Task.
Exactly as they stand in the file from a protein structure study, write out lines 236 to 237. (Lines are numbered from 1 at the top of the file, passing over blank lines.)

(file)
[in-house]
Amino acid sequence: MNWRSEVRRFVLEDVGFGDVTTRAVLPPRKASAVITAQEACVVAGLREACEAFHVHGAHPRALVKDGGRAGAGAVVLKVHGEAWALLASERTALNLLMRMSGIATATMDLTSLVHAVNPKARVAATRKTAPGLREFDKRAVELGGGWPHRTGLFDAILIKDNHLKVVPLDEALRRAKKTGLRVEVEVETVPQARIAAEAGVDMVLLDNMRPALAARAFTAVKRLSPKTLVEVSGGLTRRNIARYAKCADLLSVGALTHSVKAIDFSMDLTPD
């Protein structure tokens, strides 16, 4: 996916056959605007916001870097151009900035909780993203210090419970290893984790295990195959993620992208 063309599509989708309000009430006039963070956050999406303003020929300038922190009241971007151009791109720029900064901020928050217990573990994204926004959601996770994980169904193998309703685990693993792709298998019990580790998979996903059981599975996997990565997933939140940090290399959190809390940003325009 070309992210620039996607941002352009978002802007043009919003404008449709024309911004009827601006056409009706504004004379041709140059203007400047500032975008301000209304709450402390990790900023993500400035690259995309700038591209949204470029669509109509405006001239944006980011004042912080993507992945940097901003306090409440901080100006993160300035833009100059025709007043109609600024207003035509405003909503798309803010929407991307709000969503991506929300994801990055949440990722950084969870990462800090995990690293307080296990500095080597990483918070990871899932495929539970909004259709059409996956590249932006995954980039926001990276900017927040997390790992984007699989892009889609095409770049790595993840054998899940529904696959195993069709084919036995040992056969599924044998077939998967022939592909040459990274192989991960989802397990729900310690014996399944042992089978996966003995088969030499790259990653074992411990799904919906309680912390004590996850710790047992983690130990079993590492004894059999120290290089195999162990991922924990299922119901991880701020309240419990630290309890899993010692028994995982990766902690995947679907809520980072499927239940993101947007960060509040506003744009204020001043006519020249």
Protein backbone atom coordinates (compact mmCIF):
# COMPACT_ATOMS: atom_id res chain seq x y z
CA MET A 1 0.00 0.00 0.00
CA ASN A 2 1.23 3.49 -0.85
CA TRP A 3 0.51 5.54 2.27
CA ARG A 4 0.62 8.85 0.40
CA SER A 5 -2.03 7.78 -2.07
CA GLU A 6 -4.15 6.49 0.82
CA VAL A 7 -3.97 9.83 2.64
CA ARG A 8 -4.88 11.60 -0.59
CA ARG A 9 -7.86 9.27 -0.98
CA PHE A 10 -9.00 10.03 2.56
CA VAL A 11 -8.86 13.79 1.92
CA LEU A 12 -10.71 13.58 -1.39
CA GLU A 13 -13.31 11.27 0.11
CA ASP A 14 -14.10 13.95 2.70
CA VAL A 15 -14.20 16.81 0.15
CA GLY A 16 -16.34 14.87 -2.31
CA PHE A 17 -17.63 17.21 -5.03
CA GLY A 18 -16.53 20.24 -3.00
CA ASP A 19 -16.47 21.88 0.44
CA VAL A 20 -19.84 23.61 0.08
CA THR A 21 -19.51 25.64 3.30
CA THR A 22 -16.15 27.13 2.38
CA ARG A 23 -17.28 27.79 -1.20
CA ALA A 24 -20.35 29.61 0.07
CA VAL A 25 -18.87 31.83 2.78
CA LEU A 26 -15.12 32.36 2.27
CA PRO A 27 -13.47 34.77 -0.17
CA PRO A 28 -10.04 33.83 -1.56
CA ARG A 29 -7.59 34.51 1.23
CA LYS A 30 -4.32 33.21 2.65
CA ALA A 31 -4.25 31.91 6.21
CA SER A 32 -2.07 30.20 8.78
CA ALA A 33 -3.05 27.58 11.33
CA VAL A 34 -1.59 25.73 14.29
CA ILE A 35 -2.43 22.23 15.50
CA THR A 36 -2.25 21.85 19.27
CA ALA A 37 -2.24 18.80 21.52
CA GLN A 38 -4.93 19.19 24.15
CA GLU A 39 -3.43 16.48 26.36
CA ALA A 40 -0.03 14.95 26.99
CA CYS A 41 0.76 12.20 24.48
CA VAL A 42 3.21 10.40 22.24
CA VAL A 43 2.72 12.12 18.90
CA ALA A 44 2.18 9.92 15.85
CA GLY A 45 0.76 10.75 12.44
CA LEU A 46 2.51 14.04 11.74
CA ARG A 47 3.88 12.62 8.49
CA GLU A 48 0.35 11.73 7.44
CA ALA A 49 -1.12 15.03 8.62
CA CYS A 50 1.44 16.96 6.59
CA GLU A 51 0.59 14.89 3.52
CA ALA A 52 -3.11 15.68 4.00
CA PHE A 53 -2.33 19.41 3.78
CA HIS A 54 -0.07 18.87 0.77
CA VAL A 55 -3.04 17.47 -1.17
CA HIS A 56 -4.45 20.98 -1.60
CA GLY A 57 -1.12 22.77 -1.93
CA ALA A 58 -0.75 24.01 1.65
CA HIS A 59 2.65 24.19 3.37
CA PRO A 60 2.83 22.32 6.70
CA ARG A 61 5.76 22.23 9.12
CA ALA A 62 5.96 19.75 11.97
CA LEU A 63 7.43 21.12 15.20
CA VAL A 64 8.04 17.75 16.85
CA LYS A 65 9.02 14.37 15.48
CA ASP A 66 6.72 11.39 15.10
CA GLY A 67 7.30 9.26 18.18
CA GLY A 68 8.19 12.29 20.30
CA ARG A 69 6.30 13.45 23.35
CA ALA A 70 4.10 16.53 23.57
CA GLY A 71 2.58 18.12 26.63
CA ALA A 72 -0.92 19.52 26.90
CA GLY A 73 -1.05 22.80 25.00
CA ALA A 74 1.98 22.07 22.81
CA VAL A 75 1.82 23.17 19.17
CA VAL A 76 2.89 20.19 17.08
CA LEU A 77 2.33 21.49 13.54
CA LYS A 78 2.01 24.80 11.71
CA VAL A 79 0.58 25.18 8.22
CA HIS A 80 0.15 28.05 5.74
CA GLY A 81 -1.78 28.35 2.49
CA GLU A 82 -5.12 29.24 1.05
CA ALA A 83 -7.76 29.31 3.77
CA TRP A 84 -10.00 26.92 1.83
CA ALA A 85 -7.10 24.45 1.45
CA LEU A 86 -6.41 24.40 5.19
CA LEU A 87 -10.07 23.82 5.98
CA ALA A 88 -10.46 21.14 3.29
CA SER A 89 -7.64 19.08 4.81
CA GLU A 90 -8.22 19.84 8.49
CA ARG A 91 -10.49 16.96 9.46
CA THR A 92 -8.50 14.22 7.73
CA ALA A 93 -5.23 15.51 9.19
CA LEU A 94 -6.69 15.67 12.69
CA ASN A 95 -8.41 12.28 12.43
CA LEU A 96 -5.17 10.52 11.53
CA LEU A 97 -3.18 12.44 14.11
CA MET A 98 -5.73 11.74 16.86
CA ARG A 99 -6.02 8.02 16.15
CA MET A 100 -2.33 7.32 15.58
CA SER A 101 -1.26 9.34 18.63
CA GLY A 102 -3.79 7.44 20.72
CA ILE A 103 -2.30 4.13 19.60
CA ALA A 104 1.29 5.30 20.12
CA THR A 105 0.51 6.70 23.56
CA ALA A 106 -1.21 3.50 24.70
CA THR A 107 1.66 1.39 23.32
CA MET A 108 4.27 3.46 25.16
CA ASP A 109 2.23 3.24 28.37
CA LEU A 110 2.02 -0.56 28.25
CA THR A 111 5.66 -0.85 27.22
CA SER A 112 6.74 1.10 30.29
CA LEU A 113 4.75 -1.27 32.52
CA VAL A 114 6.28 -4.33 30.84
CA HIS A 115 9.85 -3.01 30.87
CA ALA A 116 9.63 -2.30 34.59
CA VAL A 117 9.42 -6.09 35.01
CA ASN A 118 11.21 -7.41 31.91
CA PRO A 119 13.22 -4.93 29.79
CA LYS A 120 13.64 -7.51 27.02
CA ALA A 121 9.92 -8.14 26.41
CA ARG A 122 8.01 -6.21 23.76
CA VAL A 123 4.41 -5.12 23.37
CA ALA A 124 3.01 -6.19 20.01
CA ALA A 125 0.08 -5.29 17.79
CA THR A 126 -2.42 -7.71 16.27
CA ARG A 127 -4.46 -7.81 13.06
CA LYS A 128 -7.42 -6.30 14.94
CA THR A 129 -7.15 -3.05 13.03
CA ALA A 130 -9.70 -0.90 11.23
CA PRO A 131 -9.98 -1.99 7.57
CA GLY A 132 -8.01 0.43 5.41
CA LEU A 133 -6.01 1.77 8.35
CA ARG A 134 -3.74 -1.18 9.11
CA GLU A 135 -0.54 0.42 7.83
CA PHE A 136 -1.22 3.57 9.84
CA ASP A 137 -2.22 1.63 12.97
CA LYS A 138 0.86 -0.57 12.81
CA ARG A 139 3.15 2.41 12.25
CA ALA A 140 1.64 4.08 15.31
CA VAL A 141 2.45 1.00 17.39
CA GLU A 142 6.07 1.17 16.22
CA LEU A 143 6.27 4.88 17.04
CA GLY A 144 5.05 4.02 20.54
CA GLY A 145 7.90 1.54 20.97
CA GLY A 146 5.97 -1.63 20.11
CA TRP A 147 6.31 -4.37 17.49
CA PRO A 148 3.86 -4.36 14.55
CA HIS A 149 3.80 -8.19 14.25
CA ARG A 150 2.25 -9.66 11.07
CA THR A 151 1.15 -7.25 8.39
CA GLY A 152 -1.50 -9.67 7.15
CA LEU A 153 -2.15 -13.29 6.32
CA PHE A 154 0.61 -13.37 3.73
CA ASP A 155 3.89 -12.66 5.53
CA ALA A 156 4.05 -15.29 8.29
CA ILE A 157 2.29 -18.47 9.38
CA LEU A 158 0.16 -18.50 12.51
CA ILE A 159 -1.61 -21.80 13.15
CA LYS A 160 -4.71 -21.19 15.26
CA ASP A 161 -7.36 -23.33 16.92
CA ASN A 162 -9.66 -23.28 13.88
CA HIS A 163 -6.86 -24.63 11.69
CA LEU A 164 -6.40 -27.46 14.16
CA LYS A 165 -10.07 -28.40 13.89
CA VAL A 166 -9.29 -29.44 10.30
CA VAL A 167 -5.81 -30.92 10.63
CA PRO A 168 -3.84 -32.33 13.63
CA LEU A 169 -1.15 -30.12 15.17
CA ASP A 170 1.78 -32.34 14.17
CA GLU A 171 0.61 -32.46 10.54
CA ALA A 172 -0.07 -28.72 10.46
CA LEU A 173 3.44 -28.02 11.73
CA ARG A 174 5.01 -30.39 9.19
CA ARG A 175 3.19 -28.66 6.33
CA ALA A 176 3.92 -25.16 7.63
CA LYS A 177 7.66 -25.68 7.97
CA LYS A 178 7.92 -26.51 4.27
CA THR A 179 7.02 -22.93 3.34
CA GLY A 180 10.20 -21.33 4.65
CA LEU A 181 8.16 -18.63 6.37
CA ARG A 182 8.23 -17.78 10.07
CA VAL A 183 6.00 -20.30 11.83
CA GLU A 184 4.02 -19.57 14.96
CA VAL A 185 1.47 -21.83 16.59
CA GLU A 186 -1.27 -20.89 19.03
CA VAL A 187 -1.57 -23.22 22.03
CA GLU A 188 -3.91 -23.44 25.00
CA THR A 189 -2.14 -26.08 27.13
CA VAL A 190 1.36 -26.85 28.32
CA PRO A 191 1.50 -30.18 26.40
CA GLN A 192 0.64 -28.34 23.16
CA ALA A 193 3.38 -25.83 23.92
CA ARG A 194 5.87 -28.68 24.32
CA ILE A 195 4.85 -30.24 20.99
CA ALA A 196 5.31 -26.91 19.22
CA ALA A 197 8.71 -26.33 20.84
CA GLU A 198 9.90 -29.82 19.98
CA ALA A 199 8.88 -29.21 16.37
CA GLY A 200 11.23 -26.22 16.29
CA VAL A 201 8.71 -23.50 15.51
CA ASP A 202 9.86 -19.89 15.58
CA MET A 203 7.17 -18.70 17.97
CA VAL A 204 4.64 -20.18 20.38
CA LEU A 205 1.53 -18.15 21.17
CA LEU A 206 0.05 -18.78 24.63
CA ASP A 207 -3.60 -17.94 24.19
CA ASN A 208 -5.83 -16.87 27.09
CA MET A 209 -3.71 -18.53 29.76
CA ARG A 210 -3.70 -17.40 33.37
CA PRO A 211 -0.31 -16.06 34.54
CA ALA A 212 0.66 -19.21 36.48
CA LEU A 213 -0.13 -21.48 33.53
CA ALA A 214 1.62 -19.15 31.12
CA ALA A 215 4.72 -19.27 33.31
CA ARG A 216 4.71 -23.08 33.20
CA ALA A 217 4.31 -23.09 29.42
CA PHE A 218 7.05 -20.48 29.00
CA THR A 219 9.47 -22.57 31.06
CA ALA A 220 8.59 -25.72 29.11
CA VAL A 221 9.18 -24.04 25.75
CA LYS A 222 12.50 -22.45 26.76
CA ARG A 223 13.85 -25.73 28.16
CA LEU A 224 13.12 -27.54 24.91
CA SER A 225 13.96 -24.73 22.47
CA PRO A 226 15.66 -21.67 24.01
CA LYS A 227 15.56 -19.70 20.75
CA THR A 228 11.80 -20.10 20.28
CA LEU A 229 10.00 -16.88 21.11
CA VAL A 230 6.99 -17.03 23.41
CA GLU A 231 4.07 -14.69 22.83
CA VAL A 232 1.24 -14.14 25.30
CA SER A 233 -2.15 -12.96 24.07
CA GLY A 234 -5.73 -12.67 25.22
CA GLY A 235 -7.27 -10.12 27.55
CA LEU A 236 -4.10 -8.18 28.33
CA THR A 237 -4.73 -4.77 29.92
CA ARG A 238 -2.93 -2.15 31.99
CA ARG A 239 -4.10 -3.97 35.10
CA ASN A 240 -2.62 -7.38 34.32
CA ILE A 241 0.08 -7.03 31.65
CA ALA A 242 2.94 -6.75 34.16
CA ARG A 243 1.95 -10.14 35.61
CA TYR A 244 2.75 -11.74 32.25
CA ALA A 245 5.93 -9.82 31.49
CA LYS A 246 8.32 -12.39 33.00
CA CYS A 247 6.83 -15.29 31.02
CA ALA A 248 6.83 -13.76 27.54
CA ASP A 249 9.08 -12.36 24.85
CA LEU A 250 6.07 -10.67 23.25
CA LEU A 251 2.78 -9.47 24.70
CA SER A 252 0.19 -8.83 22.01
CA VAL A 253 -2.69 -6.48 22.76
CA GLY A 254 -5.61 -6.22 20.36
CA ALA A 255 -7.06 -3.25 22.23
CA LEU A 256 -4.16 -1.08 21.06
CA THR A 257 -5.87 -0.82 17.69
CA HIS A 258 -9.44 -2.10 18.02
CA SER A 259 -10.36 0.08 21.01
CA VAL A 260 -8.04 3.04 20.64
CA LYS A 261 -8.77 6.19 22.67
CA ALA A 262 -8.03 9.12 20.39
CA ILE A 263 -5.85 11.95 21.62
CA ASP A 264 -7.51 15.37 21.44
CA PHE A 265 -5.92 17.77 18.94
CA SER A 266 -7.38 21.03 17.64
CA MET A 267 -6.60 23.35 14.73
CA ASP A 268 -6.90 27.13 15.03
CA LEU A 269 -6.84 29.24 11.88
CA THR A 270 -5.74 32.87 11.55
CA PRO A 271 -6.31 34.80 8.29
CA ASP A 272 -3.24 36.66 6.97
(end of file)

CA GLU A 231 4.07 -14.69 22.83
CA VAL A 232 1.24 -14.14 25.30